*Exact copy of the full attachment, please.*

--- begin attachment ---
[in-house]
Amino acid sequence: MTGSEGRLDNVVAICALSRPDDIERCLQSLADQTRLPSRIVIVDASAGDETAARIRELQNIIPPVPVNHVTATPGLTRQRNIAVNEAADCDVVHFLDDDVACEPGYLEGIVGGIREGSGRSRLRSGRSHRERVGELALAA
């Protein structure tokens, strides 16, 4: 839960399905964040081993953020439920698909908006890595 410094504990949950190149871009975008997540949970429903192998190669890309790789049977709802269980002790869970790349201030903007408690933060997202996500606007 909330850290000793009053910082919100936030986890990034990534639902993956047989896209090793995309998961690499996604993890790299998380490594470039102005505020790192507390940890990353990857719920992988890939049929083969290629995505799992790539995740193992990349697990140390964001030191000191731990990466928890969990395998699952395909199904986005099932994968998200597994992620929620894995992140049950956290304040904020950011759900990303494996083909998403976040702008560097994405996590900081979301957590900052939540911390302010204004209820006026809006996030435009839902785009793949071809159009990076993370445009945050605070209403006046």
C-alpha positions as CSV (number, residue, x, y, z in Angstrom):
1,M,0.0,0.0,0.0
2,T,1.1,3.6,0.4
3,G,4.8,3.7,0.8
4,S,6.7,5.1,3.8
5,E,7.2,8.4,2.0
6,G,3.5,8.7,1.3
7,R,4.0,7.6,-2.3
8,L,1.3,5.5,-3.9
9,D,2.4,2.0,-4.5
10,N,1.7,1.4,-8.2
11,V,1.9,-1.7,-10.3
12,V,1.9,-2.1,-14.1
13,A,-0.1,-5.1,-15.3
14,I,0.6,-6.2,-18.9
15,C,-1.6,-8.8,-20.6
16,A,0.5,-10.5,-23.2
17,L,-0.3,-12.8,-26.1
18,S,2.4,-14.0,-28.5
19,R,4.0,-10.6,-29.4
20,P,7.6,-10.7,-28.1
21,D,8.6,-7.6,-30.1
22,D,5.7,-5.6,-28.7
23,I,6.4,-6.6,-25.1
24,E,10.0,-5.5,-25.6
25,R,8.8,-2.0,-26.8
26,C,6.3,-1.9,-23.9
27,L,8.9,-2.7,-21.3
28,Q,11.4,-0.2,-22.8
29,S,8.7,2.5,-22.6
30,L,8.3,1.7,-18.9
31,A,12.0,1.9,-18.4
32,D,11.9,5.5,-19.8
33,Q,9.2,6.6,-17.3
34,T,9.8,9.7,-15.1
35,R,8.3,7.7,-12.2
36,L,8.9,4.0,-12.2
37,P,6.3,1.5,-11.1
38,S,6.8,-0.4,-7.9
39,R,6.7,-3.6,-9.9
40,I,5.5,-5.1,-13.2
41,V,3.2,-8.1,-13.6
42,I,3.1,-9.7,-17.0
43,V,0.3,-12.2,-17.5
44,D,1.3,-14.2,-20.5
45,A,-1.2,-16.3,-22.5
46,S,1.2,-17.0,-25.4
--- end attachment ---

[in-house]
Amino acid sequence: MTGSEGRLDNVVAICALSRPDDIERCLQSLADQTRLPSRIVIVDASAGDETAARIRELQNIIPPVPVNHVTATPGLTRQRNIAVNEAADCDVVHFLDDDVACEPGYLEGIVGGIREGSGRSRLRSGRSHRERVGELALAA
């Protein structure tokens, strides 16, 4: 839960399905964040081993953020439920698909908006890595 410094504990949950190149871009975008997540949970429903192998190669890309790789049977709802269980002790869970790349201030903007408690933060997202996500606007 909330850290000793009053910082919100936030986890990034990534639902993956047989896209090793995309998961690499996604993890790299998380490594470039102005505020790192507390940890990353990857719920992988890939049929083969290629995505799992790539995740193992990349697990140390964001030191000191731990990466928890969990395998699952395909199904986005099932994968998200597994992620929620894995992140049950956290304040904020950011759900990303494996083909998403976040702008560097994405996590900081979301957590900052939540911390302010204004209820006026809006996030435009839902785009793949071809159009990076993370445009945050605070209403006046």
C-alpha positions as CSV (number, residue, x, y, z in Angstrom):
1,M,0.0,0.0,0.0
2,T,1.1,3.6,0.4
3,G,4.8,3.7,0.8
4,S,6.7,5.1,3.8
5,E,7.2,8.4,2.0
6,G,3.5,8.7,1.3
7,R,4.0,7.6,-2.3
8,L,1.3,5.5,-3.9
9,D,2.4,2.0,-4.5
10,N,1.7,1.4,-8.2
11,V,1.9,-1.7,-10.3
12,V,1.9,-2.1,-14.1
13,A,-0.1,-5.1,-15.3
14,I,0.6,-6.2,-18.9
15,C,-1.6,-8.8,-20.6
16,A,0.5,-10.5,-23.2
17,L,-0.3,-12.8,-26.1
18,S,2.4,-14.0,-28.5
19,R,4.0,-10.6,-29.4
20,P,7.6,-10.7,-28.1
21,D,8.6,-7.6,-30.1
22,D,5.7,-5.6,-28.7
23,I,6.4,-6.6,-25.1
24,E,10.0,-5.5,-25.6
25,R,8.8,-2.0,-26.8
26,C,6.3,-1.9,-23.9
27,L,8.9,-2.7,-21.3
28,Q,11.4,-0.2,-22.8
29,S,8.7,2.5,-22.6
30,L,8.3,1.7,-18.9
31,A,12.0,1.9,-18.4
32,D,11.9,5.5,-19.8
33,Q,9.2,6.6,-17.3
34,T,9.8,9.7,-15.1
35,R,8.3,7.7,-12.2
36,L,8.9,4.0,-12.2
37,P,6.3,1.5,-11.1
38,S,6.8,-0.4,-7.9
39,R,6.7,-3.6,-9.9
40,I,5.5,-5.1,-13.2
41,V,3.2,-8.1,-13.6
42,I,3.1,-9.7,-17.0
43,V,0.3,-12.2,-17.5
44,D,1.3,-14.2,-20.5
45,A,-1.2,-16.3,-22.5
46,S,1.2,-17.0,-25.4